In the Netherlands, euthanasia at home is generally performed by the general practitioner (GP). Ann’sGP understood her wish but felt incapable of performing the euthanasia himself. The End of Life clinic was potentially willing to help her at home. But they told me that it would be much better for my patient if I, as her longstanding treating physician, would perform this “termination of life on request” at home in accordance with her repeated request. I talked with Ann at home about this and told her that I would see whether I could be the administering physician. It was moving to see how relieved she was. As I left the house, her husband told me that their American friends had expressed how fortunate Ann was that euthanasia is legal and available in the Netherlands. Once outside, however, I wondered whether American oncologists were perhaps better off than Dutch ones.
In the 8 days before the scheduled euthanasia date, I thought about it almost constantly. It did not leave me alone. This was not because I thought euthanasia was wrong, but because it is so big, so final for somebody who is loved by her family and whom I became fond of during the years of being her physician.
The formal legal procedure started. First, the hospital board had to give permission for me to administer euthanasia outside the hospital. Then the SCEN physician had to visit the patient again to verify whether euthanasia was still her authentic, independent, strong wish, and I had to prepare all the forms to justify the procedure and explain the process.
Then the pharmacy was informed, and they started their formal procedures for dispensing the euthanizing medications. I studied the euthanasia guidelines of my institution repeatedly. One of my colleagues offered to join me for the actual procedure, which was very comforting for me. On the day itself, I prepared my satchel, which contained the
euthanizing medications that were handed over to me personally in duplicate by the hospital pharmacist, a clothes hanger (which I brought from home to facilitate hanging the intravenous drip in her living room), and several other items.
During my preparation for the procedure I received great support from my colleagues; they clearly acknowledged how important it was for me to perform this duty out of respect and caring for the patient, her wishes, and the duty to provide a continuum of care. This support gave me solace and courage. On the scheduled day I bicycled to the patient’s home. Ann, her husband, and all their children with their partners were there. The atmosphere was very peaceful and comforting.We talked a bit, I got everything ready, and my colleague arrived. Ann still had the same strong wish and touchingly expressed her appreciation that I was willing to help her in fulfilling this wish. She then hugged her husband and children goodbye and said she was ready for me to start the procedure.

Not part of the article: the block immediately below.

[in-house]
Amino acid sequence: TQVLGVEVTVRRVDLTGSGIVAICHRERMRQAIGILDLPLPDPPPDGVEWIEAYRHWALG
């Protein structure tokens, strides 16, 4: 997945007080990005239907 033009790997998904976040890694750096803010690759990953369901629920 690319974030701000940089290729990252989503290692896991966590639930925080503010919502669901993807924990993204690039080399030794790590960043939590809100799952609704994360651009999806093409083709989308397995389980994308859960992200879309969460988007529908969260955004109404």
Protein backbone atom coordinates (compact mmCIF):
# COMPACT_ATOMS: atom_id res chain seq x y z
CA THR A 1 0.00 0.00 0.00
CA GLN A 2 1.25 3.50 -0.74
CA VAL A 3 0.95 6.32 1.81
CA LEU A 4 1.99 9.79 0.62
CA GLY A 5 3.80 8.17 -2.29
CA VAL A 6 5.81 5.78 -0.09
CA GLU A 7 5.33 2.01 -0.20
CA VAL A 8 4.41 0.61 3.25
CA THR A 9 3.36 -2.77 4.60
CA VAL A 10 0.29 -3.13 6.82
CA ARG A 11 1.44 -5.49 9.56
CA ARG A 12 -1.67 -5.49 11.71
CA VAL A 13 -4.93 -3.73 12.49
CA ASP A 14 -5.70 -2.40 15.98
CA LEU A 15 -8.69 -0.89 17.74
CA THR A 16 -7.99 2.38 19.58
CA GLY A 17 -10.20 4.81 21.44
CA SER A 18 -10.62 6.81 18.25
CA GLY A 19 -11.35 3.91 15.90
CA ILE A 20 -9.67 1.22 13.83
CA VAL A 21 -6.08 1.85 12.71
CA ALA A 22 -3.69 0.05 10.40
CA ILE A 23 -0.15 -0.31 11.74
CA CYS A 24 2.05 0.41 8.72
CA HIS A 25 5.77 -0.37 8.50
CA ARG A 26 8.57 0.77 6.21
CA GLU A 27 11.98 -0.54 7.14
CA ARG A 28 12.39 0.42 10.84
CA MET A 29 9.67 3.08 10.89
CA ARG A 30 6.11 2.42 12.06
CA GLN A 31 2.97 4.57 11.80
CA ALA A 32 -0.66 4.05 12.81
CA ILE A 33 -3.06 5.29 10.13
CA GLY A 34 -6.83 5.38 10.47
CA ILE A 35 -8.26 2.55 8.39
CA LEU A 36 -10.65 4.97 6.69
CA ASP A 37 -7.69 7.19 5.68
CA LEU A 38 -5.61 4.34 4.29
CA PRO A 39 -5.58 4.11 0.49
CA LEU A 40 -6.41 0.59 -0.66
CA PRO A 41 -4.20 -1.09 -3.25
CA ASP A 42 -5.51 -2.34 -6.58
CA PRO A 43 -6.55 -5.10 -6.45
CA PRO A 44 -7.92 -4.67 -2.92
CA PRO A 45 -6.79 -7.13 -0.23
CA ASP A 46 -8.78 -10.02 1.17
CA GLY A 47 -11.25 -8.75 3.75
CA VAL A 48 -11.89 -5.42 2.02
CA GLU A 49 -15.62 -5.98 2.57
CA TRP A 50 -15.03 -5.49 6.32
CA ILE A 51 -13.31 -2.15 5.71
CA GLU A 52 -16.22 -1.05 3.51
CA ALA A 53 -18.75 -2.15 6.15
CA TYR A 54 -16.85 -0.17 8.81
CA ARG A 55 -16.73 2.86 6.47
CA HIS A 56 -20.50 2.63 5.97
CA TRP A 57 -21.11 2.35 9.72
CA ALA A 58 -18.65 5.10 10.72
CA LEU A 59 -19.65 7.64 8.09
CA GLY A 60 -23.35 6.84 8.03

My colleague handed me the euthanasia medications, which I administered intravenously. Ann quickly and quietly fell asleep with her loved ones around her. Giving the family privacy in this special time, my colleague and I went into the hallway where there was a little couch, just big enough for the two of us. We agreed that everything had gone
peacefully. I finalized the paperwork and fulfilled my obligation to call the municipal physician, whom I had already informed before the procedure.
The municipal physician came, verified the situation, and collected my paperwork, which would be sent to the regional review committee. Such committees comprise, at the minimum, a physician, an ethicist, and a legal expert. They assess whether the processes of consent and administration of the euthanasia fulfilled the statutory criteria for due process. After the municipal physician had completed her task, I spoke with Ann’s husband and children, who were going to meet with the grandchildren, who were waiting elsewhere.
I bicycled back to the hospital and returned the remaining medications to the pharmacist, who also debriefed me. I talked with colleagues about my feelings and went to my home and husband. For several days, I was acutely aware of the magnitude of the process. Of course, Ann often returns in my memories. Six days later, on July 20th, 2017 the Wall Street Journal published an opinion piece by a Dutch politician in the Christian Party about euthanasia, with a headline provided by the newspaper: “In the Netherlands, the Doctor Will Kill You Now.”1 This gave me a feeling of severe nausea, but I was comforted by the memories of Ann and the knowledge that I had fulfilled what she wished me to do. Six weeks later, the committee confirmed that the euthanasia had complied with the statutory requirements. The patient’s family invited me to have dinner together to honor their wife and mother and to thank me for having fulfilled Ann’s wish.
Elisabeth E. G. de Vries
Department of Medical Oncology, University of Groningen, University Medical Center Groningen, Groningen, the Netherlands.
Published Online: March 8, 2018.
Additional Contributions: I thank the patient’s family for granting permission to publish this information.
1. Van der Staaij K. In the Netherlands, the doctor will kill you now. https://www.wsj.com/articles/in-the-netherlands-the-doctor-will-kill-you-now-1500591571